Alexei Navalny – the Sisyphus of Russia?10 min read
Who is Alexei Navalny? What an odd question, you might think. After all, the past eight months of the man’s life have been meticulously covered by a multitude of media outlets around the globe. Yet Navalny has been around for much longer than that. So who is he really? How has he come to be Russia’s most recognisable oppositionist politician, what actually are his political views and what on earth are all these court cases about?
Most importantly, are Navalny’s actions likely to bring about any significant change in Russia, or is he stuck in his Sisyphean task of pushing his ideas up the very steep hill of Russian politics, only to see them mercilessly tumble down before he can reach the top?
From a liberal to a nationalist(?)
Navalny’s political career started in 2000 when he joined the liberal Yabloko party. He quickly rose through its ranks and by 2006 became a member of the party’s Federal Council. He was also active in different initiatives, including a youth organisation Democratic Alternative and the Committee for the defence of Muscovites, a city movement set up in 2004 to fight against corruption and violations accompanying mass construction projects in Moscow.
In 2007, Navalny became one of the founders of the Nationalist Russian Liberation Movement (NAROD), an activist network calling for fundamental changes in Russia’s political system. In their manifesto, NAROD’s founders called for, among other things, a corruption-free, just and democratic state, preservation of the ‘Russian Civilization’, the right to possess handguns, stricter migration policy and recognition of the sovereignty of Transnistria, South Ossetia and Abkhazia. A perplexing mix, is it not? Some of these ideas were reflected in a video which could well have been one of the reasons why Amnesty International took the controversial decision to remove Navalny’s status as a prisoner of conscience in February this year.
Of crooks and thieves
His involvement with NAROD and participation in annual nationalist ‘Russian Marches’ made Navalny less popular in liberal circles, and allegedly caused his exclusion from Yabloko in 2007. However, he soon dedicated himself to a more universally supported activity – uncovering large-scale corruption within the Russian political system. In 2010, Navalny established RosPil – a website collecting information on violations within the state procurement system. Already a known blogger at the time, Navalny used his blog to spread information about his actions (you can find a sentimental, pre-graphic-design-era version of the blog here).
Subsequently, in 2011, Navalny established the Anti-Corruption Foundation – a nonprofit organisation, which has conducted a myriad of corruption investigations into the business dealings of various Russian officials. The Foundation popularises its findings in the form of humorous videos, which are heavy on elaborate montages and Navalny’s signature dry humour. Its biggest investigation, dedicated to the so-called ‘palace‘ on the Black Sea coast, allegedly owned by Vladimir Putin, has so far collected over 115 million views.
Also in 2011, Navalny famously coined the term ‘party of crooks and thieves’ to label the ruling United Russia Party. The phrase quickly became a popular meme and protest slogan and soon came in handy when mass protests erupted following the 2011 parliamentary elections, which many believed to have been rigged. During these elections, Navalny, for the first time, advocated for so-called ‘smart voting’, a tactic, which requires opposition voters uniting in advance behind any candidate who has a chance of beating the ruling party and breaking its monopoly on power. The aim is simple: elect anyone but a United Russia candidate.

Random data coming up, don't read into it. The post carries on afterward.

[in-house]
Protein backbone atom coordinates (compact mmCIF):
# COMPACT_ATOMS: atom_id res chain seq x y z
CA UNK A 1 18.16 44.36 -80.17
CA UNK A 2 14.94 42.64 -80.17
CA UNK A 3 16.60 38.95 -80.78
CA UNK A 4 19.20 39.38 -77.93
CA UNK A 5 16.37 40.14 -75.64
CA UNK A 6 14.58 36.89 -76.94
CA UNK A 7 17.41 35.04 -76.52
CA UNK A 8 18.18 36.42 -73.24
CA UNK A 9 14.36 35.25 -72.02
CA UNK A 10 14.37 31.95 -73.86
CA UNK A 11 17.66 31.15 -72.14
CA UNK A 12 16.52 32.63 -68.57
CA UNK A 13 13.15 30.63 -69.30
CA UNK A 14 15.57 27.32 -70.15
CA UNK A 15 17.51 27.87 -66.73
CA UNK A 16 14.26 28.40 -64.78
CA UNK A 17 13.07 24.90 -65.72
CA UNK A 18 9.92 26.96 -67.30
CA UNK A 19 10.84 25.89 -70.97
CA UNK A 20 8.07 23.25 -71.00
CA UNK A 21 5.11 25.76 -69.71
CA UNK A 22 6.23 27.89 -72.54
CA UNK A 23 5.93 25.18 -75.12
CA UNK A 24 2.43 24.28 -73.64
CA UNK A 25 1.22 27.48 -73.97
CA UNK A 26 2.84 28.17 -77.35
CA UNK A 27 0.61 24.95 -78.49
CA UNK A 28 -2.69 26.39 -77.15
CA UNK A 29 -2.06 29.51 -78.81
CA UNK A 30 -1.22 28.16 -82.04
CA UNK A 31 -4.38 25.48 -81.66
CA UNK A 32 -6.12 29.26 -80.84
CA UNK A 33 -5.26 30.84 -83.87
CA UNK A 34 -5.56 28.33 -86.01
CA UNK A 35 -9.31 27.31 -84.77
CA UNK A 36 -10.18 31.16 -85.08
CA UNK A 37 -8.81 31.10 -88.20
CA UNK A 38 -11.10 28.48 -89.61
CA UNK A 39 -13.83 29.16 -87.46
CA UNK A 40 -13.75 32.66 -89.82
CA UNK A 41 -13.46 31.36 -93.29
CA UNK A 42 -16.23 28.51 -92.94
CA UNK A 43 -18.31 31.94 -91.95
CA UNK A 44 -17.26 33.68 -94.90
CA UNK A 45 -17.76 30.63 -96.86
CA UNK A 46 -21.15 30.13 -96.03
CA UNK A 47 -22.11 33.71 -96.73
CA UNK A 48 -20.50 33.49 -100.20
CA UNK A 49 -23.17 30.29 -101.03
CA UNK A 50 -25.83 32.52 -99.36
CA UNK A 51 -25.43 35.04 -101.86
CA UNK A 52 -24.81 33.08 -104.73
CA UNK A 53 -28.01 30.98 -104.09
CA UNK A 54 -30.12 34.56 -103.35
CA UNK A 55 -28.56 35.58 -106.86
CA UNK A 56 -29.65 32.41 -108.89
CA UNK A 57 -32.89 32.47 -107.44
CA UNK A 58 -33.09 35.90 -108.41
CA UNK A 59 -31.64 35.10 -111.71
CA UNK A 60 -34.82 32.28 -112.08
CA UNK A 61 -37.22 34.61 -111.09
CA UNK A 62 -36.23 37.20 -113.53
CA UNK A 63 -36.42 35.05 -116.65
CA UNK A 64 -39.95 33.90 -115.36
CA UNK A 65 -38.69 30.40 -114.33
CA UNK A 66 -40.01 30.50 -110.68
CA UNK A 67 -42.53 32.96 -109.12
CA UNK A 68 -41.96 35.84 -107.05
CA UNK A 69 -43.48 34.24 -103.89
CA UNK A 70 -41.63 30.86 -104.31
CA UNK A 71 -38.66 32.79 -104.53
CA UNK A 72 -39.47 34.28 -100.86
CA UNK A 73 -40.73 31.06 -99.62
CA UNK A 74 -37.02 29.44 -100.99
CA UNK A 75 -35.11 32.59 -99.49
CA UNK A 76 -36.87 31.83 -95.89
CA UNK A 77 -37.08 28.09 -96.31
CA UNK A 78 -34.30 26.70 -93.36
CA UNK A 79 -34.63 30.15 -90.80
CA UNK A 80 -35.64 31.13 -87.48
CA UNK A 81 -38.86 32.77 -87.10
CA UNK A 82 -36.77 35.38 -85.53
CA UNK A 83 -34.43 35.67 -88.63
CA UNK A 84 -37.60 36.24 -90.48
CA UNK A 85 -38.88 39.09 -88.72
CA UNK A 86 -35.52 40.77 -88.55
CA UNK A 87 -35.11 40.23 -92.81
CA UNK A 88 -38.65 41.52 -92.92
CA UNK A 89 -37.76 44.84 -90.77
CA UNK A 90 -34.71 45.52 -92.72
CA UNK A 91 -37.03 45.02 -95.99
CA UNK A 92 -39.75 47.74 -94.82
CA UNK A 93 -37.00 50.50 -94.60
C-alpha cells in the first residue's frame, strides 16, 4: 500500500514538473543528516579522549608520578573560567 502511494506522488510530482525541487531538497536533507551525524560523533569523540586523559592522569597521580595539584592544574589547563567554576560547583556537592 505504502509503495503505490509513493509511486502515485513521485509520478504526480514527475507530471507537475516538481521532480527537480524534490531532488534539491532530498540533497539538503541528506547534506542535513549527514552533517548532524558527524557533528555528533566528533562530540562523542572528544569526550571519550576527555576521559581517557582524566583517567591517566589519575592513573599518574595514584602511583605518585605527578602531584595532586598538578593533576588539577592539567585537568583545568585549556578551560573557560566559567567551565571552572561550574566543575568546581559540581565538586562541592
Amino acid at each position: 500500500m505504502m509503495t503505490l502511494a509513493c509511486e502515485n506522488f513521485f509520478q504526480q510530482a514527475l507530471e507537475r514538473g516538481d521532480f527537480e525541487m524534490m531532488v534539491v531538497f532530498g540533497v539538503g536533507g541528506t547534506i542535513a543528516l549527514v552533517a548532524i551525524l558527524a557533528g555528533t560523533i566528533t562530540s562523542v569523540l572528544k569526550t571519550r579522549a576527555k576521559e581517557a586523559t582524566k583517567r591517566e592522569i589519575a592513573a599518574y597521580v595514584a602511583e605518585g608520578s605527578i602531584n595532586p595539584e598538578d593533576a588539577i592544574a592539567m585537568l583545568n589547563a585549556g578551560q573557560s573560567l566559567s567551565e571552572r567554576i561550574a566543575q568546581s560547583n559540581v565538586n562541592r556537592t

The 2011-2012 protests marked Navalny’s emergence as one of the main opposition leaders and, by extension, a target for frequent arrests. They continued for months, and culminated in violent clashes between protesters and police on Moscow’s Bolotnaya Square, on the eve of Putin’s return as president in May 2012. However, the fire of civil disobedience weakened with time, and was eventually snuffed out by a series of investigations and convictions launched by the authorities in the aftermath of ‘Bolotnaya’. The rock of political changes pushed up by Navalny was forced to roll back down the hill…
The Mayor that wasn’t
Navalny’s next chance to strike a blow against Russia’s authorities was in 2013, when he ran for Mayor of Moscow against the incumbent – Sergey Sobyanin from United Russia. The election took place against the backdrop of Navalny’s first major court battle – the so-called Kirovles case. On 18 July 2013, Navalny was sentenced to five years in prison for allegedly embezzling 500,000 US Dollars worth of timber from Kirovles state timber company located in the Kirov Province – one of Russia’s federal subjects. Suddenly, though, he was released the next day, when the court decided that he should not be imprisoned until an appeal had been heard. Rumour had it that the Kremlin wanted Navalny free so that he could run in the mayoral elections later that year and thus increase their legitimacy; Sobyanin’s win was not in danger anyway.
When the election finally happened, Navalny won over 27% of the vote – a staggering result, considering the high prominence of the post in question. A sea of people came to Bolotnaya Square, to celebrate what Navalny declared as a victory and the birth of a real new opposition movement. This was the high point of his individual political career. He promised the crowd that he knew how to turn this oppositionist political machine into a “steamroller” that would “crush” United Russia. Alas, Sobyanin received 51.37% of the votes, thus narrowly avoiding a runoff election. Navalny’s demands for a recount came to naught and he failed to convert his popular support into any meaningful show of public defiance. Just as it seemed the top of the hill was in sight, Navalny had to get back down and restart his climb.